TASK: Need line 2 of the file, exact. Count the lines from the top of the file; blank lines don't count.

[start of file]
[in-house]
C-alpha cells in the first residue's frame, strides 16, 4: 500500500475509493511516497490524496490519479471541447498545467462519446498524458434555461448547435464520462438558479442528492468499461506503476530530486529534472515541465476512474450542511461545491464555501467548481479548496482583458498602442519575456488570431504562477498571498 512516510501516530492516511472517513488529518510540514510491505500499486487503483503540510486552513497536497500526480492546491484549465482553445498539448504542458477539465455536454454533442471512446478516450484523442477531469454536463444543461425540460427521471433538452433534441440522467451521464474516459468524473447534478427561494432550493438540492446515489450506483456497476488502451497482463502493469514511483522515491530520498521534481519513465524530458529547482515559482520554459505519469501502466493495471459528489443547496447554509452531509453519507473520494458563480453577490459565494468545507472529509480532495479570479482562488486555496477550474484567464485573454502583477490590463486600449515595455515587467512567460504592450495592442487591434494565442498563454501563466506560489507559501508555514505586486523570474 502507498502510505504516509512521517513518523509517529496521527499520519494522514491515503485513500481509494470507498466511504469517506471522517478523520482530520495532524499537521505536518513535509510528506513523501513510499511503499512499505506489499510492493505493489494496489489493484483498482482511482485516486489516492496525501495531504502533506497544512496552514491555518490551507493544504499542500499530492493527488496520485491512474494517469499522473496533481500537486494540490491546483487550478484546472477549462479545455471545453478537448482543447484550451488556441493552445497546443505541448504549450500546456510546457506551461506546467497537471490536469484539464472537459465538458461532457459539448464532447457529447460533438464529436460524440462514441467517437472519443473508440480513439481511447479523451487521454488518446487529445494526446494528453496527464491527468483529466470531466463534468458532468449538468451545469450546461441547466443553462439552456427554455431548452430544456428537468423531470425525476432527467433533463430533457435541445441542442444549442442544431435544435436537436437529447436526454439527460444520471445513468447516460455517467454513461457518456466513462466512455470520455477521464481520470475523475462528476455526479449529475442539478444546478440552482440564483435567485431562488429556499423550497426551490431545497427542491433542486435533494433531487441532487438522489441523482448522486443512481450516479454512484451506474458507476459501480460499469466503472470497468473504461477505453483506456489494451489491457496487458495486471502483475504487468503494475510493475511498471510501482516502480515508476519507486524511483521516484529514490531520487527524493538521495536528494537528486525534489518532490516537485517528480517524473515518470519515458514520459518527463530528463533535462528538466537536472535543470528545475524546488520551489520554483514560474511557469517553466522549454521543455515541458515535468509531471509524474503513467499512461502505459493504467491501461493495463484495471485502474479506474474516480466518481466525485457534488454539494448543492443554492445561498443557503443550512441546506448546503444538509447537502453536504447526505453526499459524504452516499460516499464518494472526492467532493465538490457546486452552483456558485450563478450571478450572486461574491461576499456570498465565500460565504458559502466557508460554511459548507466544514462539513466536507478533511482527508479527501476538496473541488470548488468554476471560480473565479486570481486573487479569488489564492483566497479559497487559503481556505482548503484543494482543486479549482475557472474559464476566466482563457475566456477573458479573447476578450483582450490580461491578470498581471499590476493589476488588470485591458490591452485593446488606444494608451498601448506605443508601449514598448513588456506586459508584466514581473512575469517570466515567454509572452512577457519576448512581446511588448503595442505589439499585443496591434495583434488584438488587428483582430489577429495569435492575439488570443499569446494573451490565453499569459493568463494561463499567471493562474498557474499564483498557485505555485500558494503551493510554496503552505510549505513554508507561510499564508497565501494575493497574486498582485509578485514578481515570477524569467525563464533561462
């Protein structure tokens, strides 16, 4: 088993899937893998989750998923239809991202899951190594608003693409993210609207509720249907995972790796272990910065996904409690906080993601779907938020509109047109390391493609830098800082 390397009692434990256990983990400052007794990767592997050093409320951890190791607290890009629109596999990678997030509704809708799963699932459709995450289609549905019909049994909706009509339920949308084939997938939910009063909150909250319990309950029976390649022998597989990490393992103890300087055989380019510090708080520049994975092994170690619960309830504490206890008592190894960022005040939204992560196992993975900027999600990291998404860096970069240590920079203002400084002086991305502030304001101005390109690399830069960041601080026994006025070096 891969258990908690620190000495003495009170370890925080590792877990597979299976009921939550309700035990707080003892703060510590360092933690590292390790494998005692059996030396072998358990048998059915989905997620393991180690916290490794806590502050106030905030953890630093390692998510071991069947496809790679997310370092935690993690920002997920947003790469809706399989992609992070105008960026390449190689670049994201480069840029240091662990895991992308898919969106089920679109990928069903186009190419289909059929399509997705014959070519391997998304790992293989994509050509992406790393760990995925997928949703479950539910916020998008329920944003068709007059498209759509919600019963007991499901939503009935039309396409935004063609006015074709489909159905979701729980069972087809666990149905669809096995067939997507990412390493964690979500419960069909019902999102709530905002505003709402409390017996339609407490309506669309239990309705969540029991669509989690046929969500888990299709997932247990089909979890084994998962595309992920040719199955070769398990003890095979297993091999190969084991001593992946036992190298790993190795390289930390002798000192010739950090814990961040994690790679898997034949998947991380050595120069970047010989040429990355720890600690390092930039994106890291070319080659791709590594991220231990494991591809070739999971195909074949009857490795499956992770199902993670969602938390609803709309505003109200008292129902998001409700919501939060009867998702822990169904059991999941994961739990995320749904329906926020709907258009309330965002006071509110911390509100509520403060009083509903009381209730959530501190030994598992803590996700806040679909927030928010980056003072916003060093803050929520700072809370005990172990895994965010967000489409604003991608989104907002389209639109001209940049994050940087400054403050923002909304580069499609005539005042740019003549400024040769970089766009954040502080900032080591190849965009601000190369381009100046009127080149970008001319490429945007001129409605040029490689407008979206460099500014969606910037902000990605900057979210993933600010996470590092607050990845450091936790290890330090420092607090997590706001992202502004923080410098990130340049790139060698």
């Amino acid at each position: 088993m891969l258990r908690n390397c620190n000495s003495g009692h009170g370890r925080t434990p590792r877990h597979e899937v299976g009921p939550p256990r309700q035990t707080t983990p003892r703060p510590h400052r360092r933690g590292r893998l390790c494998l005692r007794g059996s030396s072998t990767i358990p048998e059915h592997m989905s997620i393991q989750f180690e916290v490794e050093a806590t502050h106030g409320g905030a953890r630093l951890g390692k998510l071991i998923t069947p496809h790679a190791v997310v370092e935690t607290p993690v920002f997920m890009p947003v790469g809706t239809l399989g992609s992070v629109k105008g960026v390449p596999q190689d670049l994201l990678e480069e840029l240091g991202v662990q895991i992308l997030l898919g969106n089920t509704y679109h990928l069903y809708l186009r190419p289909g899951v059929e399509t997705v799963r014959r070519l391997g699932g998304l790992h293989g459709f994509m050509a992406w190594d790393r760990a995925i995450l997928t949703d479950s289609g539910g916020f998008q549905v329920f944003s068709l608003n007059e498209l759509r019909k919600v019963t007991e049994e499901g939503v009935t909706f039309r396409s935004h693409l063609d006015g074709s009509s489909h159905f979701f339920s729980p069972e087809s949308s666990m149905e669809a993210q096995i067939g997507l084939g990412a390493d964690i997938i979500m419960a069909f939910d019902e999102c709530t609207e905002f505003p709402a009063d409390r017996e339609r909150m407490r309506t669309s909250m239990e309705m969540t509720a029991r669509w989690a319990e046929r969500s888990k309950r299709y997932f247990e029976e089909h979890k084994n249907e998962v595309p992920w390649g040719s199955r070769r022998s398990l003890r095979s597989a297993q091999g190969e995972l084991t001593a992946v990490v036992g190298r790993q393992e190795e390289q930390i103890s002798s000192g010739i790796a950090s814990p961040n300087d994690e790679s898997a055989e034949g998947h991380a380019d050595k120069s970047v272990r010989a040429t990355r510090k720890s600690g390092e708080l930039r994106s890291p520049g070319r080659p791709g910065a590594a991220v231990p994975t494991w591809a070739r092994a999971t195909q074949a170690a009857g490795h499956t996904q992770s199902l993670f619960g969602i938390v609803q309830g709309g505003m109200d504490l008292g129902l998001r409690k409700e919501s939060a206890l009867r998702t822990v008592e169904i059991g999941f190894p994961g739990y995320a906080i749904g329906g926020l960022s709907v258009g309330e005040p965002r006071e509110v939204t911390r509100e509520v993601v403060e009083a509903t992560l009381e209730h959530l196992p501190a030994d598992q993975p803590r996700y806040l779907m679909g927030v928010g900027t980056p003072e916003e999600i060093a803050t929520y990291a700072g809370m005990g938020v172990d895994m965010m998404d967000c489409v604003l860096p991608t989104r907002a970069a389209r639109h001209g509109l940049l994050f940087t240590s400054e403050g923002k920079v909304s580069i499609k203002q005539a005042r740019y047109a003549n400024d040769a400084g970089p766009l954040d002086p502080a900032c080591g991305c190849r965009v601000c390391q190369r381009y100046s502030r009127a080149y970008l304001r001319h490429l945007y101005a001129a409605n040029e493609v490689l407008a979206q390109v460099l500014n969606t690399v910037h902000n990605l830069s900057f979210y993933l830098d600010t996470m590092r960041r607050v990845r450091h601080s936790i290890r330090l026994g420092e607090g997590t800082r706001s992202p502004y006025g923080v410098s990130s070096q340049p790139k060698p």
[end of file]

C-alpha cells in the first residue's frame, strides 16, 4: 500500500475509493511516497490524496490519479471541447498545467462519446498524458434555461448547435464520462438558479442528492468499461506503476530530486529534472515541465476512474450542511461545491464555501467548481479548496482583458498602442519575456488570431504562477498571498 512516510501516530492516511472517513488529518510540514510491505500499486487503483503540510486552513497536497500526480492546491484549465482553445498539448504542458477539465455536454454533442471512446478516450484523442477531469454536463444543461425540460427521471433538452433534441440522467451521464474516459468524473447534478427561494432550493438540492446515489450506483456497476488502451497482463502493469514511483522515491530520498521534481519513465524530458529547482515559482520554459505519469501502466493495471459528489443547496447554509452531509453519507473520494458563480453577490459565494468545507472529509480532495479570479482562488486555496477550474484567464485573454502583477490590463486600449515595455515587467512567460504592450495592442487591434494565442498563454501563466506560489507559501508555514505586486523570474 502507498502510505504516509512521517513518523509517529496521527499520519494522514491515503485513500481509494470507498466511504469517506471522517478523520482530520495532524499537521505536518513535509510528506513523501513510499511503499512499505506489499510492493505493489494496489489493484483498482482511482485516486489516492496525501495531504502533506497544512496552514491555518490551507493544504499542500499530492493527488496520485491512474494517469499522473496533481500537486494540490491546483487550478484546472477549462479545455471545453478537448482543447484550451488556441493552445497546443505541448504549450500546456510546457506551461506546467497537471490536469484539464472537459465538458461532457459539448464532447457529447460533438464529436460524440462514441467517437472519443473508440480513439481511447479523451487521454488518446487529445494526446494528453496527464491527468483529466470531466463534468458532468449538468451545469450546461441547466443553462439552456427554455431548452430544456428537468423531470425525476432527467433533463430533457435541445441542442444549442442544431435544435436537436437529447436526454439527460444520471445513468447516460455517467454513461457518456466513462466512455470520455477521464481520470475523475462528476455526479449529475442539478444546478440552482440564483435567485431562488429556499423550497426551490431545497427542491433542486435533494433531487441532487438522489441523482448522486443512481450516479454512484451506474458507476459501480460499469466503472470497468473504461477505453483506456489494451489491457496487458495486471502483475504487468503494475510493475511498471510501482516502480515508476519507486524511483521516484529514490531520487527524493538521495536528494537528486525534489518532490516537485517528480517524473515518470519515458514520459518527463530528463533535462528538466537536472535543470528545475524546488520551489520554483514560474511557469517553466522549454521543455515541458515535468509531471509524474503513467499512461502505459493504467491501461493495463484495471485502474479506474474516480466518481466525485457534488454539494448543492443554492445561498443557503443550512441546506448546503444538509447537502453536504447526505453526499459524504452516499460516499464518494472526492467532493465538490457546486452552483456558485450563478450571478450572486461574491461576499456570498465565500460565504458559502466557508460554511459548507466544514462539513466536507478533511482527508479527501476538496473541488470548488468554476471560480473565479486570481486573487479569488489564492483566497479559497487559503481556505482548503484543494482543486479549482475557472474559464476566466482563457475566456477573458479573447476578450483582450490580461491578470498581471499590476493589476488588470485591458490591452485593446488606444494608451498601448506605443508601449514598448513588456506586459508584466514581473512575469517570466515567454509572452512577457519576448512581446511588448503595442505589439499585443496591434495583434488584438488587428483582430489577429495569435492575439488570443499569446494573451490565453499569459493568463494561463499567471493562474498557474499564483498557485505555485500558494503551493510554496503552505510549505513554508507561510499564508497565501494575493497574486498582485509578485514578481515570477524569467525563464533561462